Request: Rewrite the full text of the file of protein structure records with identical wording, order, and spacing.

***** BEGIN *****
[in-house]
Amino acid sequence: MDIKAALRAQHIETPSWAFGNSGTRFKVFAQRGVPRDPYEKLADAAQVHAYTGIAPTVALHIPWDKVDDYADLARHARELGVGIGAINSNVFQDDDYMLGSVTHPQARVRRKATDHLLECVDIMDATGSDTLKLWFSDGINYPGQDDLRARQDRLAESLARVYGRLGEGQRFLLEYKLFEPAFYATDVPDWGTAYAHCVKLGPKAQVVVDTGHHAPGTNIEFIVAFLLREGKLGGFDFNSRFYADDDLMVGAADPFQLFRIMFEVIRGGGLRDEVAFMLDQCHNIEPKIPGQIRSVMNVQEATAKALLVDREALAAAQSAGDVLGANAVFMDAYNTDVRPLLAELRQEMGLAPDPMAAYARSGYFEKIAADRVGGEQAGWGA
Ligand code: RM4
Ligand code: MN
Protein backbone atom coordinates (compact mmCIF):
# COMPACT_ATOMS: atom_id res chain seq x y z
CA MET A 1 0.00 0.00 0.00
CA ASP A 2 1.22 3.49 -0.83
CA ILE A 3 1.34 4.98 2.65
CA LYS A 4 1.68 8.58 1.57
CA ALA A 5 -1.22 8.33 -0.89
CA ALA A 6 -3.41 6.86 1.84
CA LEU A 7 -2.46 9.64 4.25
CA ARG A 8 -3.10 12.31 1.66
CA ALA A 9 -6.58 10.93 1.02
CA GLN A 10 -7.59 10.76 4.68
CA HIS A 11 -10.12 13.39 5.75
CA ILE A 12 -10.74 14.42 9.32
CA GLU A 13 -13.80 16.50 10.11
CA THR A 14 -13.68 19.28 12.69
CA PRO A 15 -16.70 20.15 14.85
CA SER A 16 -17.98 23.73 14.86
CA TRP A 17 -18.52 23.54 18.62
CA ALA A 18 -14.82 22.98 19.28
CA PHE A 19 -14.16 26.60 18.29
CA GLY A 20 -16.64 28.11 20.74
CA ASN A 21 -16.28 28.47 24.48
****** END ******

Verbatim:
[in-house]
Amino acid sequence: MDIKAALRAQHIETPSWAFGNSGTRFKVFAQRGVPRDPYEKLADAAQVHAYTGIAPTVALHIPWDKVDDYADLARHARELGVGIGAINSNVFQDDDYMLGSVTHPQARVRRKATDHLLECVDIMDATGSDTLKLWFSDGINYPGQDDLRARQDRLAESLARVYGRLGEGQRFLLEYKLFEPAFYATDVPDWGTAYAHCVKLGPKAQVVVDTGHHAPGTNIEFIVAFLLREGKLGGFDFNSRFYADDDLMVGAADPFQLFRIMFEVIRGGGLRDEVAFMLDQCHNIEPKIPGQIRSVMNVQEATAKALLVDREALAAAQSAGDVLGANAVFMDAYNTDVRPLLAELRQEMGLAPDPMAAYARSGYFEKIAADRVGGEQAGWGA
Ligand code: RM4
Ligand code: MN
Protein backbone atom coordinates (compact mmCIF):
# COMPACT_ATOMS: atom_id res chain seq x y z
CA MET A 1 0.00 0.00 0.00
CA ASP A 2 1.22 3.49 -0.83
CA ILE A 3 1.34 4.98 2.65
CA LYS A 4 1.68 8.58 1.57
CA ALA A 5 -1.22 8.33 -0.89
CA ALA A 6 -3.41 6.86 1.84
CA LEU A 7 -2.46 9.64 4.25
CA ARG A 8 -3.10 12.31 1.66
CA ALA A 9 -6.58 10.93 1.02
CA GLN A 10 -7.59 10.76 4.68
CA HIS A 11 -10.12 13.39 5.75
CA ILE A 12 -10.74 14.42 9.32
CA GLU A 13 -13.80 16.50 10.11
CA THR A 14 -13.68 19.28 12.69
CA PRO A 15 -16.70 20.15 14.85
CA SER A 16 -17.98 23.73 14.86
CA TRP A 17 -18.52 23.54 18.62
CA ALA A 18 -14.82 22.98 19.28
CA PHE A 19 -14.16 26.60 18.29
CA GLY A 20 -16.64 28.11 20.74
CA ASN A 21 -16.28 28.47 24.48